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Shahzad Alam

Program Coordinator, New Era Teacher Training Centre

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Schooling must develop in the students the capabilities required for being engaged in a life-long process of learning.

We are at a very critical juncture in history. We have resources available to us unimaginable in the past- financial resources, knowledge, technology, human resources, wealth of experience etc. We are also facing crisis very unique to our age. Everything we thought we knew about ourselves and our universe is constantly evolving and/or changing.

The most important role schools can play now is to prepare individuals who know how to learn and who take ownership of their own learning and development of the society around them. The schools themselves need to be in the process of constant learning and they also need to learn to create environment where individuals can learn to learn- both individually and collectively.

The question to ask ourselves are: what changes are required in the structure of schools? How can schools start focusing more on capacity building rather than information accumulation? What kind of environment encourages ownership in learning? How can schools be themselves involved in learning?

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  • Nov 20 2013: Shazad, I really liked the list of things your father has taught you....these words of advice are foundations for success. Reading the posts, I felt the need to talk about the issues around competition in our education system and in life. I wonder if this concept is found in intrinsic and extrinsic motivation and how important it is that children develop intrinsic motivation in all areas of life. I find that this is sadly not the way society is though when success is measured by your material possessions or financial standing. I wondered what your thoughts are on the importance of developing intrinsic motivation in our young children and how this can be best achieved in today's fast paced and competitive society. It's something I struggle with in my teaching career on a daily basis.
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      Nov 21 2013: As you mention, developing intrinsic motivation in our students is very important. I think competition can sometimes limit our growth. We can become content with being better than others rather than striving to developing our potential to the fullest. It can also diminish the joy of learning if we constantly compare ourselves with other's potential. Also, motivation that comes from being better than others starts developing certain traits in us that are harmful- jealousy, self-righteousness, pride and we also becoming prone to using wrong methods to becoming better- cheating.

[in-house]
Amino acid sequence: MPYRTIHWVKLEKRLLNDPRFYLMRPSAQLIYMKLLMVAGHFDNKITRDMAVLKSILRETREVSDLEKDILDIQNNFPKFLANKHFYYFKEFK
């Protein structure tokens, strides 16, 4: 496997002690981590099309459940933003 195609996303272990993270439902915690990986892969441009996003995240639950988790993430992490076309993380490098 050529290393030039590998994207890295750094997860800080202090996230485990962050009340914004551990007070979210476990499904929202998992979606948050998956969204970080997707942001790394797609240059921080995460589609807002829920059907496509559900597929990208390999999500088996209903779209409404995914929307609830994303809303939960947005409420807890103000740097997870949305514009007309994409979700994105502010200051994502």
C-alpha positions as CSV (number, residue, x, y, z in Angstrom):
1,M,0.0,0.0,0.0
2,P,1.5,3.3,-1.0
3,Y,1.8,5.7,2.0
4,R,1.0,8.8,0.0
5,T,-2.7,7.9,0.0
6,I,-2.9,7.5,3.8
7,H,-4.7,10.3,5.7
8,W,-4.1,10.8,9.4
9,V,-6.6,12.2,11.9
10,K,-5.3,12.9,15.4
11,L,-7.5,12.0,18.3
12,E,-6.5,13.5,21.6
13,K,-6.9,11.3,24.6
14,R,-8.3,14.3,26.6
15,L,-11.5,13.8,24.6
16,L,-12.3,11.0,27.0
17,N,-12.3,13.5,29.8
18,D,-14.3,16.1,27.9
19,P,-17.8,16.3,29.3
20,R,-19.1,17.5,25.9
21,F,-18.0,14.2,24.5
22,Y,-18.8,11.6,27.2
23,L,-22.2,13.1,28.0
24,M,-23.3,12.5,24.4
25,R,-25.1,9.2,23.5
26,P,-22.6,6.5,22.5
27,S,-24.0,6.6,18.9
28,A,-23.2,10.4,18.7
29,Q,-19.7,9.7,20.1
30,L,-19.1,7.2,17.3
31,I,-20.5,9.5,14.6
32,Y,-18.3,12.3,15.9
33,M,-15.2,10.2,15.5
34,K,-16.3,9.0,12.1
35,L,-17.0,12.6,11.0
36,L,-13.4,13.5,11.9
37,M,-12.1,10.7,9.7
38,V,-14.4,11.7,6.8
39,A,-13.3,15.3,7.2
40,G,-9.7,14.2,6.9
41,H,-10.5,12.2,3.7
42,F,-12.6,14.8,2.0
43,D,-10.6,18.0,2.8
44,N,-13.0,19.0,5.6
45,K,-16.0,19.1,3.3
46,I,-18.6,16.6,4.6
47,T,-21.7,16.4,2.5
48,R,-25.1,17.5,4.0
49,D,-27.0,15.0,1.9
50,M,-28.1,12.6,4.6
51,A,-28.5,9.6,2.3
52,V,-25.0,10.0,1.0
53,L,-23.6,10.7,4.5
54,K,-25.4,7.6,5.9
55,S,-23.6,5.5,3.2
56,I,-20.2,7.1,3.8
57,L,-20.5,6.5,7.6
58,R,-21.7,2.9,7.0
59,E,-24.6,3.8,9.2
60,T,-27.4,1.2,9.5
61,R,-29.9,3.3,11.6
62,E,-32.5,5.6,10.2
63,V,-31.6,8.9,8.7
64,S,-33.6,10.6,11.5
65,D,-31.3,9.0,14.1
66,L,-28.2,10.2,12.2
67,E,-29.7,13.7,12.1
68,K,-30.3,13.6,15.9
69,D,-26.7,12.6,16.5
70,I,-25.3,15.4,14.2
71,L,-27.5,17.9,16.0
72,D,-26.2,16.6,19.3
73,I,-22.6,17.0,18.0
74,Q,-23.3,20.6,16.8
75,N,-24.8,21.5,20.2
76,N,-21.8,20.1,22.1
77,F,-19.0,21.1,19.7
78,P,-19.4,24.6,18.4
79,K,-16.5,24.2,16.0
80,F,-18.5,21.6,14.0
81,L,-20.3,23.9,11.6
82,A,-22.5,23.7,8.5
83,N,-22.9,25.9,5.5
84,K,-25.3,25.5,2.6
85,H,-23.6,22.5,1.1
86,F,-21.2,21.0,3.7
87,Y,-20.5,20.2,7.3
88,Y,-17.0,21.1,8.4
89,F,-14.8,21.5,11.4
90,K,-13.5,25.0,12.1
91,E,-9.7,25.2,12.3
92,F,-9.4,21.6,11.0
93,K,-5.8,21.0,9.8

How this can be done is also something that I am constantly learning as well. The consciousness of why they are learning is very important in this regard. If one is learning and developing capabilities to contribute to the advancement of civilization than one is motivated to continuously develop and finds joy in other's development as well.

      We human beings are attracted to beauty and order and this too can be a great motivation. When we read a poetry and learn to appreciate it's beauty we becoming motivated to understand different poetry and it's depth. Scientists are motivated to understand the order in the universe and being able to understand the diversity and order in the universe gives them joy and fuels their motivation to go deeper and find more order. Mathematics is all about representing the order and beauty in universe through beautiful equations. Sociologists are motivated to understand the order in our chaotic society and it's processes. Understanding is a joyful process and helping students find their motivation in these things in very important.
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      Nov 21 2013: Hi, Erina and Shahzad

      I’m not in any way professionally involved in education, but I love to read and think about general concepts regarding human behaviour. One of my general methods of approach is to simplify “problems” and search for analogies in other areas.

      Erina wrote: “I wondered what your thoughts are on the importance of developing intrinsic motivation in our young children and how this can be best achieved in today's fast paced and competitive society.”
      ...and I immediately had to think about the process of development shown by young primates.

      Young primates (and others species) Are initially occupied with two things: getting food and exploring the world. So to me, curiosity is an intrinsic motivator for a major part of their behaviour. They are not being educated at all except for two things: avoiding danger and knowing their position in society. Nobody is forcing them to learn how to crack a nut or how to use a stick as a tool. They learn those things in a later stage, when THEY are ready to learn those skills. And they learn it, just by being curious (or hungry)...

      I think, that today’s society is forcing the pace for the average youngster to develop. I think that we suppress their intrinsic motivation factor called curiosity through the method of reward and punishment.

      As far as I know, the only occurrence of deliberate punishment (bullying) by primates is to establish a hierarchy. As far as I know, the only occurrence of rewarding , done by primates, is to confirm a hierarchy.

      So today’s schools are primarily occupied with...
      ...forcing youngsters to act as we have learned from our own parents and teachers.


      I agree Shahzad, it is time to change the system.

      p.s. I love this spelling control tool ;-)

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